Changing lifestyles, the advance of technology and different social habits lie at the root of the demise of one of Bradford's most famous names, Empire Stores, which has become a dinosaur in the modern touch-button retail marketplace.
The company has suffered from declining sales and mounting competition from other forms of retailing as shoppers have switched their allegiance from the old fashioned mail order catalogue with its reliance on neighbourhood agents in favour of internet shopping and discount high street shops, such as Primark and Peacocks.
Also, there are many more forms of finance available to people seeking credit and the concept of the weekly payment for a catalogue item has become outmoded Empire Stores has a long and proud history. It was founded in 1831 by Italian immigrant Antonio Fattorini who came to Britain after the Battle of Waterloo in 1815 and made his living as a travelling peddler selling cheap jewellery, scissors, razors and knives before renting a stall in the central market in Leeds for 1s 3d (6p) a day.
The business moved to Bradford in 1846 when Antonio and his son of the same name felt that the wool city was ready for another jewellery and silversmiths shop, and Fattorini and Sons quickly built a reputation for the quality and prices of its products.
In 1852 a forerunner of the Empire Stores business emerged when a watch club offering customers 20 weeks of credit was set up and run through shops in Bradford, Harrogate and Skipton.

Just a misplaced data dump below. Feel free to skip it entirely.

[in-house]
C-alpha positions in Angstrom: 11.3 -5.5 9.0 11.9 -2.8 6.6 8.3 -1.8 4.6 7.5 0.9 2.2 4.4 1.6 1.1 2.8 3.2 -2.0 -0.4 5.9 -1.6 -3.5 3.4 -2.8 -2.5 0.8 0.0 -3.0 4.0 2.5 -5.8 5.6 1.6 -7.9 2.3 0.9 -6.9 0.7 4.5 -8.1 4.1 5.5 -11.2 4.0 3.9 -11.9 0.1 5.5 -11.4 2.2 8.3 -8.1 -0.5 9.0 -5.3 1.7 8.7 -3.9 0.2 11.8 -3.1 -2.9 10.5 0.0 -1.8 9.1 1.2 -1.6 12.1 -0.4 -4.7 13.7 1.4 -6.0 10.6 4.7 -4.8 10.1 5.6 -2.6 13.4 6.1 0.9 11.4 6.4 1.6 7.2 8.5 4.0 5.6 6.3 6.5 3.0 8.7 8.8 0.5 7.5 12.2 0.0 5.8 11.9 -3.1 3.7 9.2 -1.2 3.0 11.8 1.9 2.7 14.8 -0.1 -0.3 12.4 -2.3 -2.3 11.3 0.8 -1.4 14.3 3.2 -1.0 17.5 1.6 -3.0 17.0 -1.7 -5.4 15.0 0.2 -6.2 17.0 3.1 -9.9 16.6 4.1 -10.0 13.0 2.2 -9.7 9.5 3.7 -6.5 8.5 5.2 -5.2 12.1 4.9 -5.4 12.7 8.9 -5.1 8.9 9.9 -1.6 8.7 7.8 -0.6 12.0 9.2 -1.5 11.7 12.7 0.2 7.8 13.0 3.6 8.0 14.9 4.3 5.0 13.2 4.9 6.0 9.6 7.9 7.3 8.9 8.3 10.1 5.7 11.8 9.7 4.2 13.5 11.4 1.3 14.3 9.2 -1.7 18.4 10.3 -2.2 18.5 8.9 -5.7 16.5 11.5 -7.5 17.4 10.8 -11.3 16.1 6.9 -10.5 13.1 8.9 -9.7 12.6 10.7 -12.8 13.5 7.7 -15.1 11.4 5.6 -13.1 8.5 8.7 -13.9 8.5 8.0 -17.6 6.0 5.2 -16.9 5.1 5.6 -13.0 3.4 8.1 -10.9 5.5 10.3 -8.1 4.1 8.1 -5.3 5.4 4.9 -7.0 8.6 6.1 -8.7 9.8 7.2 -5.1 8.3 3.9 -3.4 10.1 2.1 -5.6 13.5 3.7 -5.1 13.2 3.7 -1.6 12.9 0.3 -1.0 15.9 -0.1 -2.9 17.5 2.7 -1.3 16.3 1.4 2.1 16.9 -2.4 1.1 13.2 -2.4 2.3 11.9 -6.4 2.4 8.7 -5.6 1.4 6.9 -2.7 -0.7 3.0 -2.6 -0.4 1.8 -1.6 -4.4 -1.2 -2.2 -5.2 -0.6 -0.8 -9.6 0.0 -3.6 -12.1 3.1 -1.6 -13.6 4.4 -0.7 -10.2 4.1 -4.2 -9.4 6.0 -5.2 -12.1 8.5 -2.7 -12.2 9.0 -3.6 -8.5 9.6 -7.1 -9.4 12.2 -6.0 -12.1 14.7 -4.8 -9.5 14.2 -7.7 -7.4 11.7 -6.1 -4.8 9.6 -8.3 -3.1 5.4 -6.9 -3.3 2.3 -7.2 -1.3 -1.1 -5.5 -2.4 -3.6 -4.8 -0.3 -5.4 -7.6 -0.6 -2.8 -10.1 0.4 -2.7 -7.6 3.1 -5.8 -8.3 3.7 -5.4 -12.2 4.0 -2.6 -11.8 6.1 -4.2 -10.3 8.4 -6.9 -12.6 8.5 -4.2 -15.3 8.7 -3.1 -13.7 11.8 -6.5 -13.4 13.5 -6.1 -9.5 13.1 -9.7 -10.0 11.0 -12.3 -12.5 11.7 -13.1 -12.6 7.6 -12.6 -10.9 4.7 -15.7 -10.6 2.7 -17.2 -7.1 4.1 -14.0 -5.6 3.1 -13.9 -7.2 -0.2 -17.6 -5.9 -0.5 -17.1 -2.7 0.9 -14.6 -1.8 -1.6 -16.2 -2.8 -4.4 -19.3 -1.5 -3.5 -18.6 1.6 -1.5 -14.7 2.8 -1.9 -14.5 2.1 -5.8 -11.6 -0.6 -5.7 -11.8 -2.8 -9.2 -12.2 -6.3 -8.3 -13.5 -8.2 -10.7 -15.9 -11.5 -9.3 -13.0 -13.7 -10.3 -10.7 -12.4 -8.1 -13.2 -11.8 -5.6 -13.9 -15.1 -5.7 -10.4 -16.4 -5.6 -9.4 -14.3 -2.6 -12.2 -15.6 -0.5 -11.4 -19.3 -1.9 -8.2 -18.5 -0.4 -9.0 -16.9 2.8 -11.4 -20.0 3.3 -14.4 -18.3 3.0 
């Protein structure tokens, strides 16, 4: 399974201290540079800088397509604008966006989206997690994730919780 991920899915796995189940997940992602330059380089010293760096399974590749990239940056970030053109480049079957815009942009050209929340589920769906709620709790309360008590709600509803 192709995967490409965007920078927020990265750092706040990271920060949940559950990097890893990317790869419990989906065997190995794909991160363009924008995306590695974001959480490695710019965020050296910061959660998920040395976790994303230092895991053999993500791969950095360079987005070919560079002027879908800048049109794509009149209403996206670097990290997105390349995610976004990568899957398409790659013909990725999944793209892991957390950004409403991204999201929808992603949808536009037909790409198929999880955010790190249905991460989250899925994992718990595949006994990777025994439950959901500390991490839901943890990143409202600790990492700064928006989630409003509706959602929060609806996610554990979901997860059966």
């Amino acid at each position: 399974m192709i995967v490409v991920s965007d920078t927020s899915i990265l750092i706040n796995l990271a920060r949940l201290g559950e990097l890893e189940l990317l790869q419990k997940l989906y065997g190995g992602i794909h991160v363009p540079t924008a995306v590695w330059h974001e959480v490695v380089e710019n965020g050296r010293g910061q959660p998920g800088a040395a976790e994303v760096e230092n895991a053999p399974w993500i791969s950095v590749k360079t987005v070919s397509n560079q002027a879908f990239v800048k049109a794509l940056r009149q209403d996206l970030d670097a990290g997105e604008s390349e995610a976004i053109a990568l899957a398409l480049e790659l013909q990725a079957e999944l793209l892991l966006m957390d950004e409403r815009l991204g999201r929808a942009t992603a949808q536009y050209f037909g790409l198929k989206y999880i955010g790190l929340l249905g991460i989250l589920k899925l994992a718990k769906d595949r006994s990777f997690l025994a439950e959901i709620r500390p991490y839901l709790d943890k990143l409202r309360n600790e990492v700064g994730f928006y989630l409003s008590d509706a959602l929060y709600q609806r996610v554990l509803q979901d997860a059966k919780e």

By 1907 this had grown into a large mail order business and the name Empire Stores was registered in 1909 - and a retailing legend was born. It moved to its Canal Road headquarters in 1931 where at its peak about 2,000 people worked.
In 1960 Empire Stores (Bradford) Ltd., was listed on the Stock Exchange.
The Fattorini family retained an interest in the business for 160 years until it was sold to the French company SA Redoute Catalogue of Roubaix - Bradford's twin town - in 1991. In recent years Empire Stores has had an uphill struggle to compete and customers have drifted away into other forms of shopping.
Even union representatives seem resigned to the closure acknowledging that the business case for the move was very strong.
Estimated losses at Empire Stores were about £8 million last year and there are few prospects of any revival in its fortunes. In the end, the company had become a major drain on the parent group's resources.
The final decision by Redcats UK to phase out the company over 12 months is, undoubtedly, the end of an era.
But there is optimism the remaining part of the business, the web-based shopping brands of La Redoute, Verbaudet and Daxon, which employ about 300 staff in the city, are part of the brave new shopping world and are expanding.
Redcats says it is firmly committed to investing in and developing these businesses and is positive about the long-term future for its remaining Bradford-based operations.
It is hoped that Bradford, which was the birthplace of one retail revolution, continues to play a key role in the future of direct shopping.